One of the first things I do is to just sort of imagine the piece. For this one, I was sitting in the lobby while my daughters were in acting and dance classes…other parents chit-chatting away…while I was becoming Job. And I like to play with words. I mean, sure, we read the first line as “my harp is turned to mourning (or grieving)”, yet “versa” is literally “to turn”. So I immediately had the idea of a long-ish theme, that would literally “turn”. And, because I was setting Latin from an ancient source, I wanted it to be chat-like in its opening. And on we go…

-stress on the word “luctum” (mourning)…also a harmonic surprise of sorts, because up until this d-natural, your ears might trick you into thinking the piece was in c# minor (thus expecting a d-sharp)
-fast triplets on “cithara” (harp)…I think I must subconsciously associate triplets with the harp because of Britten.
-a big, pipe organ-like, homophonic sound at “organum”
-flowing lines around the word “flentium” (weeping)
-a dramatic shift in character for the prayer “spare me, O Lord”…also, this text comes from a different portion of Job, along with the final line.
-repetition after repetition of the final line “my days are as nothing” – to help paint the picture of hopelessness.
-finally, a soloists to recap the entire text, to further dramatize the personal sentiment of the text.

So yes, I’d say it’s a fair statement that I always let the TEXT guide my work! The text, and my interpretation of it, is what sets my mind in motion. I use a lot of metaphor in my work, but (hopefully) not at the cost of great sounding music that can reach the listener immediately. The metaphors, the lines, the wordplay are all there for the singers and the conductor….the overall impression should be strengthen by these and, ultimately, help the listener feel a deeper sense of the poetry.


Scribbling rhythms within the text,

I always like them to be speech-like

writing “A Father”

Time really does fly!  I remember writing this song when the girls were a certain age – just 4, and not even 1, respectively.  This project came as a commission – to be written for a member of our church choir who had passed away.  And here’s the beautiful thing for me about the creative process: it can be so transformative.  Sure, we could do gigs just for the pay, etc., but we can also be open to each experience leaving a mark on us.  And so it was with this piece…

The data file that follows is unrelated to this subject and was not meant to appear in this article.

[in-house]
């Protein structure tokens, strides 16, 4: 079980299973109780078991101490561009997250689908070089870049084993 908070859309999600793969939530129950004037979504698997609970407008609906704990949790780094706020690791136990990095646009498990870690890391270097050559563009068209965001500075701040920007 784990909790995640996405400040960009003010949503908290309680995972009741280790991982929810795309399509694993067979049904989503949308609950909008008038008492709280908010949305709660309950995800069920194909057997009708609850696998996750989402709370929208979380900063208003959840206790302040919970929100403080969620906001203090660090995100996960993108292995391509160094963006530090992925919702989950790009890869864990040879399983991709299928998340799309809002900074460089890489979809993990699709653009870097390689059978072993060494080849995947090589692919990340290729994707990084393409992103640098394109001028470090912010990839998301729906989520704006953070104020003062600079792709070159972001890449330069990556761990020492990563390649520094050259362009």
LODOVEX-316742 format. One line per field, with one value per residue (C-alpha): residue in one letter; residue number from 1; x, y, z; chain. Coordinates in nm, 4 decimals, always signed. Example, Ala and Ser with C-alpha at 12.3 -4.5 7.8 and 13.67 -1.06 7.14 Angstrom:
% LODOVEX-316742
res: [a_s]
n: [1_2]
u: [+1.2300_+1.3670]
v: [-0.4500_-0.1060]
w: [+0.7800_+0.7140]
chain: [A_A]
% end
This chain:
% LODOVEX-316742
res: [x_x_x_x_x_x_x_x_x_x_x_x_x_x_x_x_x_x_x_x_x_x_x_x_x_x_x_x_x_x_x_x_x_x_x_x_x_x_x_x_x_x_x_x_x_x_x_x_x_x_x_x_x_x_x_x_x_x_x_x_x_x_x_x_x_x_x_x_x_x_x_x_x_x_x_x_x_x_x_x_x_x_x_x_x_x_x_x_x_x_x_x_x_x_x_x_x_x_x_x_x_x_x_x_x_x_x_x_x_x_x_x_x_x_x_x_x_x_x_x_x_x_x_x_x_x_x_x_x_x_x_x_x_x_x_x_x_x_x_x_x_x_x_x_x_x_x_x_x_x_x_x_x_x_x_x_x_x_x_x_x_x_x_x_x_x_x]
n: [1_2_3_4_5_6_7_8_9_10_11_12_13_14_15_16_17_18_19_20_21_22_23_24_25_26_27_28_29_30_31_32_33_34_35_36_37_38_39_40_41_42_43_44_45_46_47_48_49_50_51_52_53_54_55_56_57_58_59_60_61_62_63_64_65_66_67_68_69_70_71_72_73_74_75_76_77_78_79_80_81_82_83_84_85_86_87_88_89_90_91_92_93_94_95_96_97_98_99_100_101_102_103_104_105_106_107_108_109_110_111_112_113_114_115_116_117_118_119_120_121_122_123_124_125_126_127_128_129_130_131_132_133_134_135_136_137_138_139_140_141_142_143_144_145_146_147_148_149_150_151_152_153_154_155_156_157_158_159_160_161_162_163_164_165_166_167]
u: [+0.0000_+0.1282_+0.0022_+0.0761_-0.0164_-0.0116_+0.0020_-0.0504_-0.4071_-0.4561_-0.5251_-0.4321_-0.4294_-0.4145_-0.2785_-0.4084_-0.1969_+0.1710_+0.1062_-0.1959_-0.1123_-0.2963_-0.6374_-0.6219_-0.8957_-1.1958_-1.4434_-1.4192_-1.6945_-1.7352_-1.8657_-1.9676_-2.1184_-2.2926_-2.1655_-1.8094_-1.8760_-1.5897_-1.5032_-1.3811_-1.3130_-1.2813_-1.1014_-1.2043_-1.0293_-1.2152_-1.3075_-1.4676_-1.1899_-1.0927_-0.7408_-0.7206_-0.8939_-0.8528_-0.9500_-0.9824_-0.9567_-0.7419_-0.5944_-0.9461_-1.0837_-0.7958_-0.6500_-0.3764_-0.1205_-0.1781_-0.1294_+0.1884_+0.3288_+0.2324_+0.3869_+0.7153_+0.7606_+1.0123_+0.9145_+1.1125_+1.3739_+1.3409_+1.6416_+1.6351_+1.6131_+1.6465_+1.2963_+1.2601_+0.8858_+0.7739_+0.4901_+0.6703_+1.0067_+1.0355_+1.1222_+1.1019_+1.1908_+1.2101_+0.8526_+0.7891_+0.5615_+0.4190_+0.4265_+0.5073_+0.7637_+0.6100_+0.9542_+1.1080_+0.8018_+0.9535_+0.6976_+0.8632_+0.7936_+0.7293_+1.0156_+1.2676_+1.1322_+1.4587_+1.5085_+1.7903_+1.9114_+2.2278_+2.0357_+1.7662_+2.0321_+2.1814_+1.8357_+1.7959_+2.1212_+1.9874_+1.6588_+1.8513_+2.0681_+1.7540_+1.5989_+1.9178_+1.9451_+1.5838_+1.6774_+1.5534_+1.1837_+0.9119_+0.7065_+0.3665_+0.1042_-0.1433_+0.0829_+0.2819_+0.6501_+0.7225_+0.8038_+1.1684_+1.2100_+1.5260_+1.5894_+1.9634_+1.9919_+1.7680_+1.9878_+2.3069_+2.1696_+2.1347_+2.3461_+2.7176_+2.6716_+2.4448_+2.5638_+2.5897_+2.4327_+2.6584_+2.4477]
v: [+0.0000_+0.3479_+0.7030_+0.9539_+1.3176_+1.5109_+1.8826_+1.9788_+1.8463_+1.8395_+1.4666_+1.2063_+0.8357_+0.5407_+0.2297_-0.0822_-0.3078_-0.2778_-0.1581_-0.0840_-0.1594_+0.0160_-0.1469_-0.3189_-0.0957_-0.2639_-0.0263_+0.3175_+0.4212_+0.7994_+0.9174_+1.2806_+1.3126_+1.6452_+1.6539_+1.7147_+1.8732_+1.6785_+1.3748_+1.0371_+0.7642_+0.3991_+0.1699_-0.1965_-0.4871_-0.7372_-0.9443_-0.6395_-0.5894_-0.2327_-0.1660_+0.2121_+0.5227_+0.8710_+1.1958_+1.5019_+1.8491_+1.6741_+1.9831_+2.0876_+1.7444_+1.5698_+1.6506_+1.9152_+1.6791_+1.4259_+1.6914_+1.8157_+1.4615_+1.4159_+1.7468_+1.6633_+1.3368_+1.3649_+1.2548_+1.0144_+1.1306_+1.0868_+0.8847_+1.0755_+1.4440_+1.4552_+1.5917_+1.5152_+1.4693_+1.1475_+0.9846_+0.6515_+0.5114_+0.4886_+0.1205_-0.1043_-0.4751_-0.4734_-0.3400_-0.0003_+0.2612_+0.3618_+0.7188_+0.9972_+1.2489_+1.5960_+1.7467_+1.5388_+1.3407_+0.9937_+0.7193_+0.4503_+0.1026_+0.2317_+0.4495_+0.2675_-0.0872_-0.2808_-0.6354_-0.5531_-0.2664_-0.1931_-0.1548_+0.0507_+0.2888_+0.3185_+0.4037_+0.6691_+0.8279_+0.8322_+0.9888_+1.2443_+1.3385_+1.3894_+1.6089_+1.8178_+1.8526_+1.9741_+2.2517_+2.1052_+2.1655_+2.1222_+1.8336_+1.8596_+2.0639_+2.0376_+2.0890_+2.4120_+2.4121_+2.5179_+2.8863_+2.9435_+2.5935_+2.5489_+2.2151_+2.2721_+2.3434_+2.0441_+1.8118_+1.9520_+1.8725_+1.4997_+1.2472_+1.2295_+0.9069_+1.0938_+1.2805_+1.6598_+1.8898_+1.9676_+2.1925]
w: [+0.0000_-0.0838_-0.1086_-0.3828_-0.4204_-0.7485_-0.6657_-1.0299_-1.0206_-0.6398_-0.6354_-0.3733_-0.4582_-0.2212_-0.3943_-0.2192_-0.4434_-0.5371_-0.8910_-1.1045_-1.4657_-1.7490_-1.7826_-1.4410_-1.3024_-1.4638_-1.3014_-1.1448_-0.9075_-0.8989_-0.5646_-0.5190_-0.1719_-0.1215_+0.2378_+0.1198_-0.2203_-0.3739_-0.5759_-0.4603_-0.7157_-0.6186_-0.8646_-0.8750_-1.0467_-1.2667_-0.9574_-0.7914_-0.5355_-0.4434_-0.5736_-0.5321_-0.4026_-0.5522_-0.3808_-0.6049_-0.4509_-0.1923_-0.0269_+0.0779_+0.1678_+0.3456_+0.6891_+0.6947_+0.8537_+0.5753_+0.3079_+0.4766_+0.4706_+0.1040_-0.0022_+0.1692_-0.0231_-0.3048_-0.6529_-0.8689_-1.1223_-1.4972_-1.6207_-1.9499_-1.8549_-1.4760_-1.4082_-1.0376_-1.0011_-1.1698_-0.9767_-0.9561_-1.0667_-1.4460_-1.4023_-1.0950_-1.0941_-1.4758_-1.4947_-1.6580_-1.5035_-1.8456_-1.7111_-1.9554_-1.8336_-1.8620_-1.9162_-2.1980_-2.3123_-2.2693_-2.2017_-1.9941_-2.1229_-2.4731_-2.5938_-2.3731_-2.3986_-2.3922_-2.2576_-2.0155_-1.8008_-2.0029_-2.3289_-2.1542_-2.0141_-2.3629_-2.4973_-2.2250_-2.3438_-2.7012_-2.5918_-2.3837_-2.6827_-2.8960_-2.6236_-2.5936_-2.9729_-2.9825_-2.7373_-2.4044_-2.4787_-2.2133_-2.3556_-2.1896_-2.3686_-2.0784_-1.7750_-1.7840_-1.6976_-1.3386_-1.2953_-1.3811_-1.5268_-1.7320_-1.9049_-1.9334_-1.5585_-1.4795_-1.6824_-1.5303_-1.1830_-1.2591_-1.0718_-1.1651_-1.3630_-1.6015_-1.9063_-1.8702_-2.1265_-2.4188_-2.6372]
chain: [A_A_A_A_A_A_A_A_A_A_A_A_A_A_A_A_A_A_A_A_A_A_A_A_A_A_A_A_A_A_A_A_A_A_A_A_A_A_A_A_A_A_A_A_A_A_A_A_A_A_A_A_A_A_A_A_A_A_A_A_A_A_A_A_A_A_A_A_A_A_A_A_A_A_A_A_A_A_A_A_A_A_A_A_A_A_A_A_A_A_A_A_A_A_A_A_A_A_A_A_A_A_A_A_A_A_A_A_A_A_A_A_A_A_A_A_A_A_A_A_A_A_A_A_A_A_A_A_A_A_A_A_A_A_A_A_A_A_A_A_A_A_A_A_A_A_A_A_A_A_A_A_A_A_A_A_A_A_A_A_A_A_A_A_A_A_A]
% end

The family who commissioned this picked the poem because it was one that their mom had written about her own father.  But for this family, they had come to think of these words in terms of their own father (the husband of the author) – and so on down the generations the figure of father is passed.  So for me, in writing the piece, I thought of my own kids.  about being their father.  about writing a kind of melody that they would associate with our relationship.

So the song became a dialogue.  The piano part literally represents the father (or the memory of one).  and that final line!  “when the way seems dark, the journey too long, he points to a clearing or sings you a song…”  The melody the piano plays throughout (that eventually becomes the “ah’s” at the end) are meant to be that very simple song – something sung to and with a young child…a melody to remember for a lifetime.  And before very long at all, my oldest (barely 4) was singing along to the melody 🙂

Every night when she went to bed, I would work on the music (after first playing through George Winston’s “Lullaby” of course).  And she would ask, “Daddy, are you going to play the Father song tonight?” She looked forward to it so much!  And now this piece, this commissioned song that could have been “just another project” has left its mark on our whole family.  This is why I love what I do!

Ah, the new(-ish) piano…what a wonderful workstation!

Getting started…

Finally getting around to an upgraded site.  Content will be added regularly, so check back often!!